a prominent or conspicuous object on land that serves as a guide, especially to ships at sea or to travelers on a road; a distinguishing landscape feature marking a site or location: The post office served as a landmark for locating the street to turn down.
something used to mark the boundary of land.
a building or other place that is of outstanding historical, aesthetic, or cultural importance, often declared as such and given a special status (landmark designation) ordaining its preservation, by some authorizing organization.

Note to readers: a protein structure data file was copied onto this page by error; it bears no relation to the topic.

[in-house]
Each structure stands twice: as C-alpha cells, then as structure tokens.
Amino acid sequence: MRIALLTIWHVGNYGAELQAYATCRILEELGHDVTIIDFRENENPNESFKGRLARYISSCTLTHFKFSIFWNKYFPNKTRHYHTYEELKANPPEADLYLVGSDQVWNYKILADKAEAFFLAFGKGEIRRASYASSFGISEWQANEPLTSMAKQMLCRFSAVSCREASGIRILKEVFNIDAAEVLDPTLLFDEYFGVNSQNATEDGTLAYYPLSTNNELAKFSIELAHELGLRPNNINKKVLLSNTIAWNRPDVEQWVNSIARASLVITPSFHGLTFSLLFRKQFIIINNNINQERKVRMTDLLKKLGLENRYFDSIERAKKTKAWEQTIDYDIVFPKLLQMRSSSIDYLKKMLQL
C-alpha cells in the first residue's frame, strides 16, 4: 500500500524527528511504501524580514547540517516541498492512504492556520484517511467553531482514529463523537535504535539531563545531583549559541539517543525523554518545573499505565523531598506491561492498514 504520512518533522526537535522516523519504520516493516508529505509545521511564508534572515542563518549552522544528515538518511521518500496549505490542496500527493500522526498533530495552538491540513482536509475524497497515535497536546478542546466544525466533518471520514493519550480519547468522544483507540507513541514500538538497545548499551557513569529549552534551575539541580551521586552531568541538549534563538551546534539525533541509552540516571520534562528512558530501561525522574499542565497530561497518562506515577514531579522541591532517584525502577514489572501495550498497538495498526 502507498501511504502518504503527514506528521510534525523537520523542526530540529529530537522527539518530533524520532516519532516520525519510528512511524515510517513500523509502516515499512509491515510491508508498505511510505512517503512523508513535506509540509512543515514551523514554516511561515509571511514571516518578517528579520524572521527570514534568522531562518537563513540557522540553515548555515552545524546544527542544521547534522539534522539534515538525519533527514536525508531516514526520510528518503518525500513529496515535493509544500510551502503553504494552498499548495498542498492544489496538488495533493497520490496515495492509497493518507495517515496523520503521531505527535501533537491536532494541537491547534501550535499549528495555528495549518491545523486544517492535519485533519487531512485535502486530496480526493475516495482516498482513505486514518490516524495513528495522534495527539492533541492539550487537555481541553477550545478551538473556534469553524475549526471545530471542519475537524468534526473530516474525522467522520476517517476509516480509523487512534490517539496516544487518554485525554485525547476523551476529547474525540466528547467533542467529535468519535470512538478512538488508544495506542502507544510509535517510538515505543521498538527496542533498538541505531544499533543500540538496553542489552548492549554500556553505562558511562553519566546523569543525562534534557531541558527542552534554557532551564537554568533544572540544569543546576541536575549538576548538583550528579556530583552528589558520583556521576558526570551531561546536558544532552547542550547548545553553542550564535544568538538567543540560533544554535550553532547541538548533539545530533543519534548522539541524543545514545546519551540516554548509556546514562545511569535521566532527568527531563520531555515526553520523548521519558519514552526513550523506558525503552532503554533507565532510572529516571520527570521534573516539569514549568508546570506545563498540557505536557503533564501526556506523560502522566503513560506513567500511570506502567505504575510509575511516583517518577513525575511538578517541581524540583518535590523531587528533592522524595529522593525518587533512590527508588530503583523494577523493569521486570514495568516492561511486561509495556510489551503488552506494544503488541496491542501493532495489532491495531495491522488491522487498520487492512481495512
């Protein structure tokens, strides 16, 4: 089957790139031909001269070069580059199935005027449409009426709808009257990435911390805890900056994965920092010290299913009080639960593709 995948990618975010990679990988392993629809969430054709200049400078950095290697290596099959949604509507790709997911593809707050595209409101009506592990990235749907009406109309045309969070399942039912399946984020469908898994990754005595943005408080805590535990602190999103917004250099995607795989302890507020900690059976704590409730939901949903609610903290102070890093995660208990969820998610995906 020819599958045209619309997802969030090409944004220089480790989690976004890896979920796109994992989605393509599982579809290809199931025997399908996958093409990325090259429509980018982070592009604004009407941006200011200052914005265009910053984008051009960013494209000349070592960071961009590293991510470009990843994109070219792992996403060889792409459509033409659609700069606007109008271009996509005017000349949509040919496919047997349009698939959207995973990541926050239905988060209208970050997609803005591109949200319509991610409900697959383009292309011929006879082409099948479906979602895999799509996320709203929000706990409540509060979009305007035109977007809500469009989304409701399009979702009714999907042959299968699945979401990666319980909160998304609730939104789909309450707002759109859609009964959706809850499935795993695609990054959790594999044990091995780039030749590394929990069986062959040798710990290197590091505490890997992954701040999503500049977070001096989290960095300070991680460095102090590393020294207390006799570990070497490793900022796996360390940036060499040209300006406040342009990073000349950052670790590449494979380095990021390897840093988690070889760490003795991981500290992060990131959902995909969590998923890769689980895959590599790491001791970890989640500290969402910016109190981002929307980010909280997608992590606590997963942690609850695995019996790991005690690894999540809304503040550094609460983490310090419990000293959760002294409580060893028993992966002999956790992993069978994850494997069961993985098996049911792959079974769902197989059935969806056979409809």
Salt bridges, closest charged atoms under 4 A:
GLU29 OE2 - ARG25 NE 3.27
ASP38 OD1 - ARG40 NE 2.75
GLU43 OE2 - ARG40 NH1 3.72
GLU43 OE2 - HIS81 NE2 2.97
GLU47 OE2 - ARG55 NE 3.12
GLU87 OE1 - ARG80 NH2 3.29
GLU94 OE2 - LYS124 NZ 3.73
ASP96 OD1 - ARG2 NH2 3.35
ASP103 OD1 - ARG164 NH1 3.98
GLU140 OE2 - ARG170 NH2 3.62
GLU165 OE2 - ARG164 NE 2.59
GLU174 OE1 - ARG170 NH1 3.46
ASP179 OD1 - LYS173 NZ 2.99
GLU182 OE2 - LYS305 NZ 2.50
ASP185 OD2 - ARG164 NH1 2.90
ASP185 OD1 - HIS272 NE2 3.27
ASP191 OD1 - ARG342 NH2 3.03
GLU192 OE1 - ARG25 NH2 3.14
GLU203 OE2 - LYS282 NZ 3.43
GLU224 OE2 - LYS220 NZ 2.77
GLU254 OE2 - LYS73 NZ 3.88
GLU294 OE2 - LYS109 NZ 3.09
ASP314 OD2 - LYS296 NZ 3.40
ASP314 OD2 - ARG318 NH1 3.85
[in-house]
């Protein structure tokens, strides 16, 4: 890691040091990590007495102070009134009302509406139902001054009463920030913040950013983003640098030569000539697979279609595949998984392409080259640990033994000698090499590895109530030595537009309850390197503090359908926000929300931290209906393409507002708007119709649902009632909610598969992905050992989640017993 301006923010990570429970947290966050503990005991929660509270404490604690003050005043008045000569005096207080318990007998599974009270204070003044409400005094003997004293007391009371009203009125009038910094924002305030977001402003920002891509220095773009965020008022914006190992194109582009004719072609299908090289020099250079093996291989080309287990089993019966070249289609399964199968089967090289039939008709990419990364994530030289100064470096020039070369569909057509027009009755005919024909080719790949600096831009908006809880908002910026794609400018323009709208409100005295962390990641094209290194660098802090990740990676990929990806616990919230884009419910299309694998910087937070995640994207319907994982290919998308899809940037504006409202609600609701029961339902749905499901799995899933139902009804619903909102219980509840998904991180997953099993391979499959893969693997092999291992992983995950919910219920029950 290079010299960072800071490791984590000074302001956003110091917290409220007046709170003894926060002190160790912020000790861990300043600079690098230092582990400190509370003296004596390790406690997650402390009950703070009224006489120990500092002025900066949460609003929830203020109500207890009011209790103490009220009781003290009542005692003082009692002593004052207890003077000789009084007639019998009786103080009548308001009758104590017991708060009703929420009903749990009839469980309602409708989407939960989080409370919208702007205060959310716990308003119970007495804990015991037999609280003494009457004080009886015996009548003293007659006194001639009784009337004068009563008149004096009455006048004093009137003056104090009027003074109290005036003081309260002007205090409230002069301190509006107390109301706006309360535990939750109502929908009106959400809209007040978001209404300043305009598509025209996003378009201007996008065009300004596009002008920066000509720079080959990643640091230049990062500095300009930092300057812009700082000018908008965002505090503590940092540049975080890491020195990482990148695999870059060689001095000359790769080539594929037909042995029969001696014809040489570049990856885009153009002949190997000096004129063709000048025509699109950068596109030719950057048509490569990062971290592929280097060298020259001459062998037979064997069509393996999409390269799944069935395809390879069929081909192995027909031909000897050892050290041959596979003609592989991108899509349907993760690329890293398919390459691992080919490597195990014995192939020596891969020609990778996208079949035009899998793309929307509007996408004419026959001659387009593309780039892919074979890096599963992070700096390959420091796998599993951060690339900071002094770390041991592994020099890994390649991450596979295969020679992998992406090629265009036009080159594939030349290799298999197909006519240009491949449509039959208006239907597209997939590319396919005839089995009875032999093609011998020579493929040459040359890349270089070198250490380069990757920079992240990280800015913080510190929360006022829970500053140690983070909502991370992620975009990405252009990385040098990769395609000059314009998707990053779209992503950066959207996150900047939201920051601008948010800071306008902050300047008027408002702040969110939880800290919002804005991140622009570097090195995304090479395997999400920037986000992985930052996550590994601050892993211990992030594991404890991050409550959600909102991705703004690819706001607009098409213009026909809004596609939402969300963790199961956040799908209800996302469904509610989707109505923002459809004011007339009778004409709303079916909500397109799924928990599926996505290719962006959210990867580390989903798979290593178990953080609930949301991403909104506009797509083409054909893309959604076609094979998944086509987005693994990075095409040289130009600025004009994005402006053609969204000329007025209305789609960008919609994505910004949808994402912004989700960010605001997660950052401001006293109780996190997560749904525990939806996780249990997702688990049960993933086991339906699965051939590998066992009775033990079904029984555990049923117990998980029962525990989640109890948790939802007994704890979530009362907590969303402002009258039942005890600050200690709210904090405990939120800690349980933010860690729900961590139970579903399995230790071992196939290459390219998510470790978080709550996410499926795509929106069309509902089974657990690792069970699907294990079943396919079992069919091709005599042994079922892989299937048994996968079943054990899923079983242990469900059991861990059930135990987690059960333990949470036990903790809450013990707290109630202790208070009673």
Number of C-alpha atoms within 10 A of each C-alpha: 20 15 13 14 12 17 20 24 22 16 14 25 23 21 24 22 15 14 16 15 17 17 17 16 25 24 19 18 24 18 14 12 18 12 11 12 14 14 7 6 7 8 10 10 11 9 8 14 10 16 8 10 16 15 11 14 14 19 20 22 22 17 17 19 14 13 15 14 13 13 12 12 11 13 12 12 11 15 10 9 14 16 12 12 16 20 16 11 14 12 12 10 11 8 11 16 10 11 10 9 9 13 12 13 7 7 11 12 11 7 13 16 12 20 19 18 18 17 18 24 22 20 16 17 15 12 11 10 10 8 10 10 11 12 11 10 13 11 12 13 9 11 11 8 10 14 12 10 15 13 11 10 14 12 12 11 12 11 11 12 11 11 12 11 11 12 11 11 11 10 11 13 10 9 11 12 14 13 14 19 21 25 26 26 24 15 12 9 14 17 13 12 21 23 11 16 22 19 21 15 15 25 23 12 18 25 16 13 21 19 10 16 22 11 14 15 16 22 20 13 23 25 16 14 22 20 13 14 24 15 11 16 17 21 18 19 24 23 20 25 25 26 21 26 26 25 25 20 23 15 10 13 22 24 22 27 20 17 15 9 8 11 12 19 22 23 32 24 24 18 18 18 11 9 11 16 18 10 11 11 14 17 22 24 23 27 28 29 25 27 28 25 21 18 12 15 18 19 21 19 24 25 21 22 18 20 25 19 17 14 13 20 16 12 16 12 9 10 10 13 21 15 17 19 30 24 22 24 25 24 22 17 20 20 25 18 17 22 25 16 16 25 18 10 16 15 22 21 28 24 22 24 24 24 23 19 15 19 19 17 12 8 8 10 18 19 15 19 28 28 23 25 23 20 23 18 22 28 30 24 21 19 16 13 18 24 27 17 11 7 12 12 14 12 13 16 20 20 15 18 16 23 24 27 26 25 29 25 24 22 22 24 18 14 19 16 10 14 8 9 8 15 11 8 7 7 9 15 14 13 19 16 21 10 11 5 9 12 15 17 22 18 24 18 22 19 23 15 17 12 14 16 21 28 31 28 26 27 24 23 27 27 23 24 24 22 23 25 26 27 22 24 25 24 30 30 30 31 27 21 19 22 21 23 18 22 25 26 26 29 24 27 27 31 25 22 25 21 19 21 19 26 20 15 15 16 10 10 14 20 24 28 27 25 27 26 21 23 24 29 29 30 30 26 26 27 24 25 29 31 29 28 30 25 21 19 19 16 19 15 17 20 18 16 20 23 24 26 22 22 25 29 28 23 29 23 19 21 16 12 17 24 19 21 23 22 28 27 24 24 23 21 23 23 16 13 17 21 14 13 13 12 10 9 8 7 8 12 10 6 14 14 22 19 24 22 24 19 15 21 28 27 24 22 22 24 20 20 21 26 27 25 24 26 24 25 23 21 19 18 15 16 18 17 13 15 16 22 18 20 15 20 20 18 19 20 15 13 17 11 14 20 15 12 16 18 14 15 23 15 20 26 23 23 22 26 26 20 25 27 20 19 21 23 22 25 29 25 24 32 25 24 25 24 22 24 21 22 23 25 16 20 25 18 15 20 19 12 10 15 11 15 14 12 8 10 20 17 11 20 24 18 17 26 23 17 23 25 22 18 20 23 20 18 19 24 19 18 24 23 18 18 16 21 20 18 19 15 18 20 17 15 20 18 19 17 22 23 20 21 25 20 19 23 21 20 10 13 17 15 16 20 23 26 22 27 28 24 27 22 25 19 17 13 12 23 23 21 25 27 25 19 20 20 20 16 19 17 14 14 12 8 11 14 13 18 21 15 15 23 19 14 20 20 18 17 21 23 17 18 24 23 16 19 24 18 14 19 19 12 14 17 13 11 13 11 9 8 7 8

a significant or historic event, juncture, achievement, etc.: The court decision stands as a landmark in constitutional law.
verb (used with object)
to declare (a building, site, etc.) a landmark: a movement to landmark New York's older theaters.
Origin: before 1000;Middle English;Old Englishlandmearc. See land, mark1
O.E. landmearc, from land (n.) + mearc (see mark). Originally "object set up to mark the boundaries of a kingdom, estate, etc." Modern figurative sense of "event, etc., considered a high point in history" is from 1859.